I then went to Grosvenor Square where there were three installations (there were supposed to be four but the one  really wanted to see - Aquarium - wasn't working), the first of which was Spinning Night in Living Colour by Elaine Buckholtz.

There were also Lightbenches by Bernd Spiecker. 

And Brothers & Sisters by Ron Haselden

I started heading back to Charing Cross after this, going via Piccadilly where there were a few displays. 

195 Piccadilly by NOVAK is a cinematic-themed display which came with a soundtrack (the soundtracks didn't work completely tbh, mostly due to the amount of people). 

Luminéoles by Porté par le vent was lovely, a trio of large fish and flower lanterns above Piccadilly. 

I Haven't Changed My Mind in a Thousand Years by Beth J Ross is rendering of 11th-century proverbs placed on either end of the Burlington Arcade. 

Les Voyageurs (The Travellers) by Cédric Le Borgne were all around St James, and these were fantastic, quite spooky figures floating in the air and sitting on rooftops. 

And so to Trafalgar Square, where there was only the flipping CENTRE POINT LETTERS. I was really excited to see these as I have a great fondness for Centre Point, and they seemed weirdly small (you can see people next to them in the pictures for a size comparison).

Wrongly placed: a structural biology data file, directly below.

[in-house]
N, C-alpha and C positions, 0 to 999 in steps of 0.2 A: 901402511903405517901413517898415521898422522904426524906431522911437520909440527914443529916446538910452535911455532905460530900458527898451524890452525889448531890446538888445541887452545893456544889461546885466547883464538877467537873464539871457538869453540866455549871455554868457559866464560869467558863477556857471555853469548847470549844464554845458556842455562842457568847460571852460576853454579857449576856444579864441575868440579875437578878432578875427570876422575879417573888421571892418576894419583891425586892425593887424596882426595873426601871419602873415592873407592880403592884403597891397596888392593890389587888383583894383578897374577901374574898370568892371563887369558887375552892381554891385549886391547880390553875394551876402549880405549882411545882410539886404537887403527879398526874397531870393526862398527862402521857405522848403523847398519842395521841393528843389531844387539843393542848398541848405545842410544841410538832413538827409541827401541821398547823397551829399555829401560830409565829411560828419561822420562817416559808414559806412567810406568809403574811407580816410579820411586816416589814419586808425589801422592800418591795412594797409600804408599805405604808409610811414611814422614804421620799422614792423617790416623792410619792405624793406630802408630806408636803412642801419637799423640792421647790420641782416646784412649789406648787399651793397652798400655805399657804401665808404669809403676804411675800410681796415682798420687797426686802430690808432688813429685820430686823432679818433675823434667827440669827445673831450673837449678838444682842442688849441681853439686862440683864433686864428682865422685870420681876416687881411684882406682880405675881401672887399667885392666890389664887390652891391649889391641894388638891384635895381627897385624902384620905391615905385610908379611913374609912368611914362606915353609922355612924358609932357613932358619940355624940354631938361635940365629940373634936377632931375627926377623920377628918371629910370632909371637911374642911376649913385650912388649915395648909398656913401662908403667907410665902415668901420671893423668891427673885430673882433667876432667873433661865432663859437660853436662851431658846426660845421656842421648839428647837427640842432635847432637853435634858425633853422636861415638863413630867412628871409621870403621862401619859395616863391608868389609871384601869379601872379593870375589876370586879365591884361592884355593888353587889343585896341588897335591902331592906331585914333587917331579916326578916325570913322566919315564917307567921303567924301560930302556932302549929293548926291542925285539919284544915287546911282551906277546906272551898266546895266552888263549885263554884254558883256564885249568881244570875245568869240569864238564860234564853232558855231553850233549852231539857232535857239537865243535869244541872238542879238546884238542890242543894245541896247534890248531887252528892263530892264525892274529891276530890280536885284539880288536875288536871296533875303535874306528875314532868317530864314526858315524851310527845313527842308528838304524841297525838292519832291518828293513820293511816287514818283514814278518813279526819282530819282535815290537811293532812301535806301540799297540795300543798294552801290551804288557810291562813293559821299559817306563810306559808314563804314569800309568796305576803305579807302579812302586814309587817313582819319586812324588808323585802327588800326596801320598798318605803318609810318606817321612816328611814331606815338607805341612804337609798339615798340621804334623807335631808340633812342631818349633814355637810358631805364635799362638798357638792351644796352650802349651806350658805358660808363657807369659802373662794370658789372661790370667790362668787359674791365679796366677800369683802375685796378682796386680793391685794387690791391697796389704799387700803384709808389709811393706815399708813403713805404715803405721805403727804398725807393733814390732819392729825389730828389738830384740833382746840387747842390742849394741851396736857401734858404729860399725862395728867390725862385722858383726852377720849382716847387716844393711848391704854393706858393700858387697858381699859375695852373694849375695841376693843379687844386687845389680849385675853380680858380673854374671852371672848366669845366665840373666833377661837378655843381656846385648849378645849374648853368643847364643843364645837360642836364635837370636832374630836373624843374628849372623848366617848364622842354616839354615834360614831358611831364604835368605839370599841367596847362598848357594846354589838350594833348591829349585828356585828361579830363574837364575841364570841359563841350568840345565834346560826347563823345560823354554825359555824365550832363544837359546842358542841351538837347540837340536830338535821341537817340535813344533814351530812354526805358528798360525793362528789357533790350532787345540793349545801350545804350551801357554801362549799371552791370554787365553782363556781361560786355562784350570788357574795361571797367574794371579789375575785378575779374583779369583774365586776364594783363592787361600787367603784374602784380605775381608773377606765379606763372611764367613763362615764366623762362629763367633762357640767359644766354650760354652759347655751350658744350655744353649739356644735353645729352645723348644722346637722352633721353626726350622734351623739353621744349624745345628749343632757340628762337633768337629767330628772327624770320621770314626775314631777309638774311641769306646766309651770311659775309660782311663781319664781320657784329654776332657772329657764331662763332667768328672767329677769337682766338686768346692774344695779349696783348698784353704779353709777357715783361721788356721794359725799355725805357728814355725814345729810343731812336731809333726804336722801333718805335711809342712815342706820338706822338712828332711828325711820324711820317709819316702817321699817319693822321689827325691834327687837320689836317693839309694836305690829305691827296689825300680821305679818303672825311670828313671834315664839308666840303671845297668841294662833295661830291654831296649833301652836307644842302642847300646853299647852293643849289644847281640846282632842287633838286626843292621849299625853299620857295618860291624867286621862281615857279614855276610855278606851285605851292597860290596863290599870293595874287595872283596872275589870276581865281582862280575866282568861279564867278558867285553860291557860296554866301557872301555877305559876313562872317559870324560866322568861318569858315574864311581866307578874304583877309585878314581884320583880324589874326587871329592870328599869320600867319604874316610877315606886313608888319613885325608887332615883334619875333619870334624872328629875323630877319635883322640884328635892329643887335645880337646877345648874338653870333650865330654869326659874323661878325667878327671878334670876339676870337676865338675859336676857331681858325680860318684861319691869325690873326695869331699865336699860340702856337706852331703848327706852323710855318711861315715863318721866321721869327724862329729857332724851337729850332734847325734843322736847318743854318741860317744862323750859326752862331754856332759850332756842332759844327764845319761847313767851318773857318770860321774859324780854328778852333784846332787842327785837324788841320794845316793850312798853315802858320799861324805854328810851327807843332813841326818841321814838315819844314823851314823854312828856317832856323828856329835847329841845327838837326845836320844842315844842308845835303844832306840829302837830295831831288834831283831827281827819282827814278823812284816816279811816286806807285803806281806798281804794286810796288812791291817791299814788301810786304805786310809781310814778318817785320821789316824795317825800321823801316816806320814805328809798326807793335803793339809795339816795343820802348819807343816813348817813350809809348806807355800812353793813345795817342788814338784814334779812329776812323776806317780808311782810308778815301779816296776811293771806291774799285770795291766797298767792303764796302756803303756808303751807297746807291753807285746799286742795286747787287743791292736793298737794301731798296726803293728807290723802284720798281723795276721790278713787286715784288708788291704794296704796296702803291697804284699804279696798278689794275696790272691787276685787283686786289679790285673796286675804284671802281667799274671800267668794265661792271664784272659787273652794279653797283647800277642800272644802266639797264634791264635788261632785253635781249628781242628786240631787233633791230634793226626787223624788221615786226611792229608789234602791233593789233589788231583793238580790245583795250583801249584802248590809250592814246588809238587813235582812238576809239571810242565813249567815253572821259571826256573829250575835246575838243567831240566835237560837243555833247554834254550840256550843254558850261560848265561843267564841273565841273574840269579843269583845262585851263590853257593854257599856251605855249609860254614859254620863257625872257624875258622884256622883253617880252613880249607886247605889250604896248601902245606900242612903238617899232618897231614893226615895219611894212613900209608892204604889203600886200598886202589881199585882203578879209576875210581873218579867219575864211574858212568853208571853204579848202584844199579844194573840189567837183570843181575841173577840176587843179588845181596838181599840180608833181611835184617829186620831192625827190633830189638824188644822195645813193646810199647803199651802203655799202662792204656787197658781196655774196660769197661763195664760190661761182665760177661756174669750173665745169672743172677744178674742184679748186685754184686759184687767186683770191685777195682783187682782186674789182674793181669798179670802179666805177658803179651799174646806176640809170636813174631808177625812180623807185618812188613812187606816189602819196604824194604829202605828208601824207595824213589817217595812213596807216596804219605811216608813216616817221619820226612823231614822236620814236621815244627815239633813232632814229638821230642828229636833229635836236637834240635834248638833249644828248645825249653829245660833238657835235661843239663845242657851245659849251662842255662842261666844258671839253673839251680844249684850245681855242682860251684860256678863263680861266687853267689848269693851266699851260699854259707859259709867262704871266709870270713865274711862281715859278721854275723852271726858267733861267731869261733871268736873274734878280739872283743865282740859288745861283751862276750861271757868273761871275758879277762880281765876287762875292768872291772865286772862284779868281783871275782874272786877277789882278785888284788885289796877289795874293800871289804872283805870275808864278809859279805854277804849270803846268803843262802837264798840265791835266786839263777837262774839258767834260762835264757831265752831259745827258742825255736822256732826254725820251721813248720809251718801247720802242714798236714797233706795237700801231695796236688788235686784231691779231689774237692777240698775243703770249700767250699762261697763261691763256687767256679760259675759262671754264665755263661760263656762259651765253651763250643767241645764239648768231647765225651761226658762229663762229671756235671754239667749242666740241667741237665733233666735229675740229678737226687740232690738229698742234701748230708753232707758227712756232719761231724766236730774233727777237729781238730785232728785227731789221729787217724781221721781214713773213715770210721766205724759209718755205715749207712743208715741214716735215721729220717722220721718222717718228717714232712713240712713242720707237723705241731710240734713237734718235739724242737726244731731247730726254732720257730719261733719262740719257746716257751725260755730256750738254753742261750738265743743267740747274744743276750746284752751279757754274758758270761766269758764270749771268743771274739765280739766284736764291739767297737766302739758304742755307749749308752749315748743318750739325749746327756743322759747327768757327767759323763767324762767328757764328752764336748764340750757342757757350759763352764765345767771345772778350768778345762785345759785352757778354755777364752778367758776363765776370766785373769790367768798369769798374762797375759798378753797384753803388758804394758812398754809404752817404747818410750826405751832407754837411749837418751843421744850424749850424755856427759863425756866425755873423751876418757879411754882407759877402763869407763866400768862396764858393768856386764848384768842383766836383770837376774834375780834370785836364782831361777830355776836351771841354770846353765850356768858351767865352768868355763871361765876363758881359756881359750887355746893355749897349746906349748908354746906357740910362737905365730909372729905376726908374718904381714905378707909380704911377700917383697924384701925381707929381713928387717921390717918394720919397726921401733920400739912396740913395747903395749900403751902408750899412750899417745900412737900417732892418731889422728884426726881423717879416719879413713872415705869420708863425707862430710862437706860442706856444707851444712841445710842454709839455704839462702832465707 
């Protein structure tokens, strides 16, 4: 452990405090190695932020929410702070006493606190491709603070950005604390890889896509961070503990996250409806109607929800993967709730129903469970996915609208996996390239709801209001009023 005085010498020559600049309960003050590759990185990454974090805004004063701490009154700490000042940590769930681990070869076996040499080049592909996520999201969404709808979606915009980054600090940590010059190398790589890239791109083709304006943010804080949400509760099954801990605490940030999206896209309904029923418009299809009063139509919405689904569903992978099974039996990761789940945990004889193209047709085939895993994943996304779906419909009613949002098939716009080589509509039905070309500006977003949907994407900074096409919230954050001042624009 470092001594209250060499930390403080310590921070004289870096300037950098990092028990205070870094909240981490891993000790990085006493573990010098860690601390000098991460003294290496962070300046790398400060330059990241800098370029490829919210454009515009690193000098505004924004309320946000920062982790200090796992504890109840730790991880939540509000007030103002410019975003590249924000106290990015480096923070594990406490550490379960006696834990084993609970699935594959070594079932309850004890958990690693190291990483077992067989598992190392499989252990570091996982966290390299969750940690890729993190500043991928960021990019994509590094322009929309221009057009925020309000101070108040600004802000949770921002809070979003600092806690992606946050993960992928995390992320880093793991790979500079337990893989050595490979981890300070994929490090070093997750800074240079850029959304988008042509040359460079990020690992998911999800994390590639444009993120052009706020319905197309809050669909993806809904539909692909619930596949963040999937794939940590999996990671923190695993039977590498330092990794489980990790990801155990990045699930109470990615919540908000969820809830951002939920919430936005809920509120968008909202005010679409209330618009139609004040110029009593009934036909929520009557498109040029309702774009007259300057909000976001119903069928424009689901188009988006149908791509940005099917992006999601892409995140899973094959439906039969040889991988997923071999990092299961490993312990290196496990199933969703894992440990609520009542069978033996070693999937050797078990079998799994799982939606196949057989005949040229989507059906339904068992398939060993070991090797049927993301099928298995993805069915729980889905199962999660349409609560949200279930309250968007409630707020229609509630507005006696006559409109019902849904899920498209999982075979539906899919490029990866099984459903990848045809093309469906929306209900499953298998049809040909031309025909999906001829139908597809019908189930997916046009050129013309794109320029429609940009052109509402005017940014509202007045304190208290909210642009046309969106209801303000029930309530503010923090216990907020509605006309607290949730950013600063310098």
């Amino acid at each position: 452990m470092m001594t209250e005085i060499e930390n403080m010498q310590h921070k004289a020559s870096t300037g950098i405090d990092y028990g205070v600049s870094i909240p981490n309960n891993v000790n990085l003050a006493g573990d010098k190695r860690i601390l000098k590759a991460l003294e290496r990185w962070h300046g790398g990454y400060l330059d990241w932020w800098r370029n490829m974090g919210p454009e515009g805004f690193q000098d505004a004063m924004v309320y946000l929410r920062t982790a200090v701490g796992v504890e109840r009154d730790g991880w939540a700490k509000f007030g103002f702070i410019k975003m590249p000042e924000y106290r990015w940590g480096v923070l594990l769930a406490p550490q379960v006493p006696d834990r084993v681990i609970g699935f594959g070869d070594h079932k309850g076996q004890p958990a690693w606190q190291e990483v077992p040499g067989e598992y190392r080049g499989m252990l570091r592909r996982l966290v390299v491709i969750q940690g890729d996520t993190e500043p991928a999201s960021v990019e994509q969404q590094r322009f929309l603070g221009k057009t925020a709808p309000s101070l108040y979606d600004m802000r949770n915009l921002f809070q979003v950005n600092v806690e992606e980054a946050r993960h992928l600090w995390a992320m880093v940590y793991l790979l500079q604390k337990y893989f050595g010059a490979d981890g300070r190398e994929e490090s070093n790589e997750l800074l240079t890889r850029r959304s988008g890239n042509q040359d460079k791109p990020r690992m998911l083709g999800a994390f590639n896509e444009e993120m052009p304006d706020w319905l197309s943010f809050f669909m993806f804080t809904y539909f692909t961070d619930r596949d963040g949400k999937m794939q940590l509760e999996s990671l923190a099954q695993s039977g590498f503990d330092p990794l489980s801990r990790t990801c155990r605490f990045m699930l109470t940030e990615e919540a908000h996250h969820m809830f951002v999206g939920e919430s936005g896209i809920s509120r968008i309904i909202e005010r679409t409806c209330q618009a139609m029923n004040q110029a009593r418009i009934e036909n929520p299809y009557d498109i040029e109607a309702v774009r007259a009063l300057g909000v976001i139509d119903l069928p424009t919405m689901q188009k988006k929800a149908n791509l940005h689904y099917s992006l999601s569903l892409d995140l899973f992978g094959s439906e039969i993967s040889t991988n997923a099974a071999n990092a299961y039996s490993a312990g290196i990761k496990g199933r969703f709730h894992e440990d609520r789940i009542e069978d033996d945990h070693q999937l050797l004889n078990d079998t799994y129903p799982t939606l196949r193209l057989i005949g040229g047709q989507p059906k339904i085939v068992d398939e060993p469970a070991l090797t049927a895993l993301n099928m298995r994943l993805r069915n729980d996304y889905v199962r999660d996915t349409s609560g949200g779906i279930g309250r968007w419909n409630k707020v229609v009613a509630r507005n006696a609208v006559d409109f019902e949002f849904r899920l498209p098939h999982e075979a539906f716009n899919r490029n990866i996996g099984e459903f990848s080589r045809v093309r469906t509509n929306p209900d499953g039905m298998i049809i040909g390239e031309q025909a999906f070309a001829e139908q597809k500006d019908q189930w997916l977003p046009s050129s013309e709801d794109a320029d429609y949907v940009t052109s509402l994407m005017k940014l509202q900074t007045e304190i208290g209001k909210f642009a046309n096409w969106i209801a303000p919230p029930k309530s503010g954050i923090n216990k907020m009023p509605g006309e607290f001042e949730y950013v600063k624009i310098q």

Aaaaaaand finally, Plastic Islands, which is a work made of plastic based on the giant 'garbage patch' of rubbish in the North Pacific Ocean. 

So that was fun! And then I went home where there was central heating, hurrah!

More information about all the works can be found here:

Wednesday, 30 December 2015

Open Hooooooouse 2015 #9

I thought I was done after Pennington Street, but then I looked at my list and realised I hadn't gone to One Bishops Square, which was not a million miles from where I was (NB my logic skills had flown out of the window by this point, it was a good old walk), and I am SO GLAD I went there because it was the best. 

One Bishops Square is the offices of Allen and Overy, who are a big international law firm, and it is a properly big deal. They have an in-house gym and medical centre! They have loads of artwork all over the place! I wouldn’t be surprised if they had sleep pods on site or something! 

This was a directed walk around the building and it was really interesting to get to look at another type of office (I realise this sounds sarcastic but it isn't, yes I am that sad) and then there was a roof terrace! (see previous comments about high things).

And then there was ANOTHER roof terrace! Amazing. I could not have asked for a better end to the day. 

Next year I will potentially have my sister with me again (the only person who I can rely on to keep up with me for this weekend, sorry everyone else who expressed interest) so Open House 2016 is going to be a blast. 

Oh, and finally, I have a side blog on Tumblr where I post pictures of empty London streets, because I like pretending there’s no-one else in the city, so if you’re interested in what London would look like after the zombie apocalypse, it is here:

Thanks for reading!